Adding M2M technology to NFL and College Football

Last updated: 01 August 2014

The M2M Telefonica Blog recently revealed an infographic demonstrating what would happen if football (in this case they mean soccer) embraced M2M (machine-to-machine) technology. The possibilities revealed included innovations such as boot sensors which would monitor ball force, shot speed and distance run, smart gloves for goalkeepers that measure data to help coaching staff improve a keeper’s technique and wearables such as wristbands that enable coaches to monitor a player’s heart rate. These would undoubtedly change the game in many different ways and would ensure the sport’s governing bodies have some interesting discussions!

This got us thinking, what if we applied the potential of M2M to football, by which we mean American football? Could the benefits be even greater due to the nature of the game? The high level of physicality blended with complex strategy is almost perfect for M2M. Here’s what we think could be the game changing innovations:

  1. Connected helmets

Concussions in football, at the professional, collegiate and high school levels, have become a big issue for the game. Coaches and players are now under professional and even political pressure to improve their practise of preventing, diagnosing and treating concussions. Some helmet manufacturers have rethought helmet design with the aim of reducing the risk of concussions through specialised shock absorbers rather than foam padding. Other manufacturers, such as Riddell (currently the official helmet of the NFL), have already taken steps towards bringing M2M into the game, including distributing the Revolution IQ HITS (Head Impact Telemetry System) which monitors and records impacts sustained during games and practises. However, this system isn’t perfect; HITS can’t tell if a player has actually been concussed or not, it can only tell how hard they’ve been hit. Imagine M2M connected helmets that could diagnose concussion risk more accurately, in turn revolutionizing the safety of America’s most popular sport.

  1. Eye-movement tracking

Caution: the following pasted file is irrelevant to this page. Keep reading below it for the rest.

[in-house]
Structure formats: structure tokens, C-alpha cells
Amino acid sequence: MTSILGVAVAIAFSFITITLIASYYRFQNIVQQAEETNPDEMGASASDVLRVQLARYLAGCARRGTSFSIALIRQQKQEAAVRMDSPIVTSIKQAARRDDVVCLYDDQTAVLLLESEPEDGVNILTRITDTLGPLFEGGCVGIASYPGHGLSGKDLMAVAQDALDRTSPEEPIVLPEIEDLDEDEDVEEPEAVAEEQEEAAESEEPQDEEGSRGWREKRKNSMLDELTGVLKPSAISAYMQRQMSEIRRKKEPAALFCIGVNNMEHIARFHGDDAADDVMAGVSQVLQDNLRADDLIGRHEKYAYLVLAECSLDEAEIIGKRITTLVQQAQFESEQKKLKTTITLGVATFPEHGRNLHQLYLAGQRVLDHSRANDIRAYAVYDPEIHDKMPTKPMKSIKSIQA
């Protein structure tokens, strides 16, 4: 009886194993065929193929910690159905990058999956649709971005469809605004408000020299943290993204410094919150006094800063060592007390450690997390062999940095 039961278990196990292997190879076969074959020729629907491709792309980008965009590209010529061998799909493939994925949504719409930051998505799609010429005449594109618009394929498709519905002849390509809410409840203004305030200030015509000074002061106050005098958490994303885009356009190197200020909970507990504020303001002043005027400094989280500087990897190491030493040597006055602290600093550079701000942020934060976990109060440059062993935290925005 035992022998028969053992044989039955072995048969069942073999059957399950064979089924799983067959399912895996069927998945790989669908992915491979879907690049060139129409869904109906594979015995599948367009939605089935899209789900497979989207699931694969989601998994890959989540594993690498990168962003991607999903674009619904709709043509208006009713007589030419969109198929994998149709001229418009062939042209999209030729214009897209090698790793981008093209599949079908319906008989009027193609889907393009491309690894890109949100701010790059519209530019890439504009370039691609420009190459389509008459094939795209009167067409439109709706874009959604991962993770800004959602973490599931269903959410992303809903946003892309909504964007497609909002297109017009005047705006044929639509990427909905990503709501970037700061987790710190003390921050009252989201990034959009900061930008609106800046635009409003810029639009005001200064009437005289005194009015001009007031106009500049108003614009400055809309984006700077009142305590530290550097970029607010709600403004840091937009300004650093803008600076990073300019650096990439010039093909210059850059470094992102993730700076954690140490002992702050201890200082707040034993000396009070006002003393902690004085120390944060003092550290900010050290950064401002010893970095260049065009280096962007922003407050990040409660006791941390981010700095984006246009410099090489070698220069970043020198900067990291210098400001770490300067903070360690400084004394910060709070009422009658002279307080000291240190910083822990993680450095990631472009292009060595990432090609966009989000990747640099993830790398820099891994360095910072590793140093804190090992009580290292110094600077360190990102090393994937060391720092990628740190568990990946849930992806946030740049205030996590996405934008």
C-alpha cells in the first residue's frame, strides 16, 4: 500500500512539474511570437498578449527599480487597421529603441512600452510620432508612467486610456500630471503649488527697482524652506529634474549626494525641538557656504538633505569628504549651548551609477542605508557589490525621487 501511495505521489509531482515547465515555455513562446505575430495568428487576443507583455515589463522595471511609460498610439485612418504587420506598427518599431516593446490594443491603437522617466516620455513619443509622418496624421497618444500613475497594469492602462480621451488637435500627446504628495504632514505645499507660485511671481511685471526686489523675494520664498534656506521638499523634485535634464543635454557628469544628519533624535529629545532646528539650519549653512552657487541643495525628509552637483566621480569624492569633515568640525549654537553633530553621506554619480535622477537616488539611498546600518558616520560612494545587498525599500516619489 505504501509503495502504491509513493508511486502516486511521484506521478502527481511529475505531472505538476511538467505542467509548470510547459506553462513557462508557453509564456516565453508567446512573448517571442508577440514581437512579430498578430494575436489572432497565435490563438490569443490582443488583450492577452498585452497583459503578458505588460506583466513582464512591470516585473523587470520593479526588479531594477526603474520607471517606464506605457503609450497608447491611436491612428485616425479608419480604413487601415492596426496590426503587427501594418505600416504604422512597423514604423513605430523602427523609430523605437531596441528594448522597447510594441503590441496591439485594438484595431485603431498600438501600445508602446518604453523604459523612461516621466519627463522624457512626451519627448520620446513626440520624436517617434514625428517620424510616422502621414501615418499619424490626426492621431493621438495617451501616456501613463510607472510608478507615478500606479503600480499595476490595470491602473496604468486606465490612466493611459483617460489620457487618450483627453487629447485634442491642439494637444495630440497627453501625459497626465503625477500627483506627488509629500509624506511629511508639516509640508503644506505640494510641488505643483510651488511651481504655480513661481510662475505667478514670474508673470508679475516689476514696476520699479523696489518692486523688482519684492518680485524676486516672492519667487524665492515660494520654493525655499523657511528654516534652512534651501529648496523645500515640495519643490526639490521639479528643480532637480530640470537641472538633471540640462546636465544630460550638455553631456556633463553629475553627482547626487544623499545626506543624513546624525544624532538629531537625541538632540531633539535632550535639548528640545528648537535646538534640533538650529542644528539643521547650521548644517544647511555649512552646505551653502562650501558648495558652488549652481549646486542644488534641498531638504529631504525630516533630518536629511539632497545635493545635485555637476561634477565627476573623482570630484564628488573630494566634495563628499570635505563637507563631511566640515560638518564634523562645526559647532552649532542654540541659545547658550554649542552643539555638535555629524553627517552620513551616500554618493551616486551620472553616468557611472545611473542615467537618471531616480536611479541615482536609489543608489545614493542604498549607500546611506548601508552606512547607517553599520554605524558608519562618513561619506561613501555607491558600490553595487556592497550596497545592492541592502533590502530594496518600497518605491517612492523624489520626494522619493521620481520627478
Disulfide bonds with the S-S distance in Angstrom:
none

What players see is always of interest to coaches; in particular, what a quarterback sees before a play can be the difference between a touchdown and a turnover of possession to the opposing team. Quarterbacks have to progress through a mental checklist before initiating a play. Eye-tracking technology, showing coaches what their players are looking at, could be invaluable to coaching and in-game strategy (essentially, coaches will be able to check if their players are looking in the right places). The technology that would enable this as an in game tool for teams isn’t far away; Google has already bought the patent!

  1. Player GPS/position tracking

Sometimes, coaches can’t see all that they need to from the side line; consequently, it can be hard to tell whether their players are lined up in the right formation. Tracking players with M2M wearables could change this. Knowing where your players are lining up just by looking at your iPad would be very useful. There are already coaching apps available on iPad; we just need a new one that will live track M2M-connected players.

  1. Ball velocity

Sports fans love stats and computer-generated analysis (especially American fans). Can you imagine how much they’d enjoy seeing a measurement of torque each quarterback or kicker can generate with a football? The technology for this is available; it’s just not widely used. If all footballs became ‘smart’, this could become a great coaching tool to monitor the power and strength of players.

  1. Player body temperature

Heat stroke can be fatal, and is unfortunately a genuine risk for football players in America, particularly those playing in warmer states. Our own M2M cold chain solution could help here. If we can monitor product temperature, we can definitely monitor a player through adapted sensors; a coach would then be alerted as soon as a player’s body temperature rises into dangerous territory.

Do you agree with the sporting possibilities we see for M2M? Or do you have some better uses for M2M in mind for other areas such as health, payments or transport? Let us know @Gemalto. And remember that these M2M possibilities are just the tip of the iceberg. M2M applies to so much now, whether it’s enabling the first eCall from Europe to Russia or enabling a plant (affectionately named ‘Horst’) to tweet when it needs water, M2M innovation can help.